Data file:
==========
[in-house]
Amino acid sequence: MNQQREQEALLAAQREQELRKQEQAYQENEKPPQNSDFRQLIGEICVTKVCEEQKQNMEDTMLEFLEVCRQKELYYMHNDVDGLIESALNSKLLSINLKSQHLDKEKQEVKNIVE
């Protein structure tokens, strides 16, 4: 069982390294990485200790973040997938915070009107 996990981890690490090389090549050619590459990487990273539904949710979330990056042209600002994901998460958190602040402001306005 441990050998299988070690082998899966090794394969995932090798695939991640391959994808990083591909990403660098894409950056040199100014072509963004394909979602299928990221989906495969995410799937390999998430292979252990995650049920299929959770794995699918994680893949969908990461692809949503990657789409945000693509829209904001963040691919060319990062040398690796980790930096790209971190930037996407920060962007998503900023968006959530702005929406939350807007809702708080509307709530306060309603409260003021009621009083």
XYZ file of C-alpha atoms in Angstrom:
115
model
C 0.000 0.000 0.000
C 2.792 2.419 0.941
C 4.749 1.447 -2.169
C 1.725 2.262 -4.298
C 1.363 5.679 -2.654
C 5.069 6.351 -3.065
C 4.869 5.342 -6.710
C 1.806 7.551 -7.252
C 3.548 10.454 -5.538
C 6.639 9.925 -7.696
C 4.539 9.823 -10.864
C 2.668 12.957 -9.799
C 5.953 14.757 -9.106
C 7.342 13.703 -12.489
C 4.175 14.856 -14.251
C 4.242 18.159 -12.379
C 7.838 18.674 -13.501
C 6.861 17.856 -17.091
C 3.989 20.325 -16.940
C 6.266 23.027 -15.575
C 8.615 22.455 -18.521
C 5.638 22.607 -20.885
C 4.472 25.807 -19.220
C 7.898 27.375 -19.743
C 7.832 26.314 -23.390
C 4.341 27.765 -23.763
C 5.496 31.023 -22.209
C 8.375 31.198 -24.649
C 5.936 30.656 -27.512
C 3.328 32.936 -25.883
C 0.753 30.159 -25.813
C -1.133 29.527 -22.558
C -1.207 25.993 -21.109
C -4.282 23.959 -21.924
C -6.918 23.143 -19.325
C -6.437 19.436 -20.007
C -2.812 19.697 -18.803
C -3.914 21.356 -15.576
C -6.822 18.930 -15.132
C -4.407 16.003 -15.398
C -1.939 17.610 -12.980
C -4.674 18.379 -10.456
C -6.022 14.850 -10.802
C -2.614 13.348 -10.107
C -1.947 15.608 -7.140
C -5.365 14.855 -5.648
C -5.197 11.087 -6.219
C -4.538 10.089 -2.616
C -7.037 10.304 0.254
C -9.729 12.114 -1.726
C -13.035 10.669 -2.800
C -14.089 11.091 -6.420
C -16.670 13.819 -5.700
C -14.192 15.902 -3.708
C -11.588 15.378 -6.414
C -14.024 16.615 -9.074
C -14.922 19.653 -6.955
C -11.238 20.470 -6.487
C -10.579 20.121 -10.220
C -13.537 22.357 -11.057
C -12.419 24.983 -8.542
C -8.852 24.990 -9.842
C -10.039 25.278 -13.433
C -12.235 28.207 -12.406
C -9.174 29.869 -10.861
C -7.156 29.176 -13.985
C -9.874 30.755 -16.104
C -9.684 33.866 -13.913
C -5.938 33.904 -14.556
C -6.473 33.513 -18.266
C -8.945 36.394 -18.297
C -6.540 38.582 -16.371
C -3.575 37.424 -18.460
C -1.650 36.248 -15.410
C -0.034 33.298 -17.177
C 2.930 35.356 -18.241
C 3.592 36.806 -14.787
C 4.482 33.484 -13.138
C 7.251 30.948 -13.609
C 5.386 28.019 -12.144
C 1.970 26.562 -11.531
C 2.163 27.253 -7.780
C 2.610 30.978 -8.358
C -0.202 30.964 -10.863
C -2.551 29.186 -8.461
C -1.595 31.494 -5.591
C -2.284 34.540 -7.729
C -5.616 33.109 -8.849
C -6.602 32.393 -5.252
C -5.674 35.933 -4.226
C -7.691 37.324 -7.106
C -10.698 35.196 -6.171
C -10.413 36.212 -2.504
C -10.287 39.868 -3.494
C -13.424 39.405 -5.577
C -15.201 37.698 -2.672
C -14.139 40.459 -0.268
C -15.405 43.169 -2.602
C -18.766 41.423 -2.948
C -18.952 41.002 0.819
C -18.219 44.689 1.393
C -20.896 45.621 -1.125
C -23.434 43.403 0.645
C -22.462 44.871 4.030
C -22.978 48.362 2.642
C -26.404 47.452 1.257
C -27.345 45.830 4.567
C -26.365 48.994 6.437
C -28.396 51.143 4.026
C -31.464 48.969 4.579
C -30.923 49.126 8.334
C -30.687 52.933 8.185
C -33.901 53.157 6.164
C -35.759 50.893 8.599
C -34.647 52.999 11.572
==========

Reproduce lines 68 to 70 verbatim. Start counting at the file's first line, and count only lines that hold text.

C -8.852 24.990 -9.842
C -10.039 25.278 -13.433
C -12.235 28.207 -12.406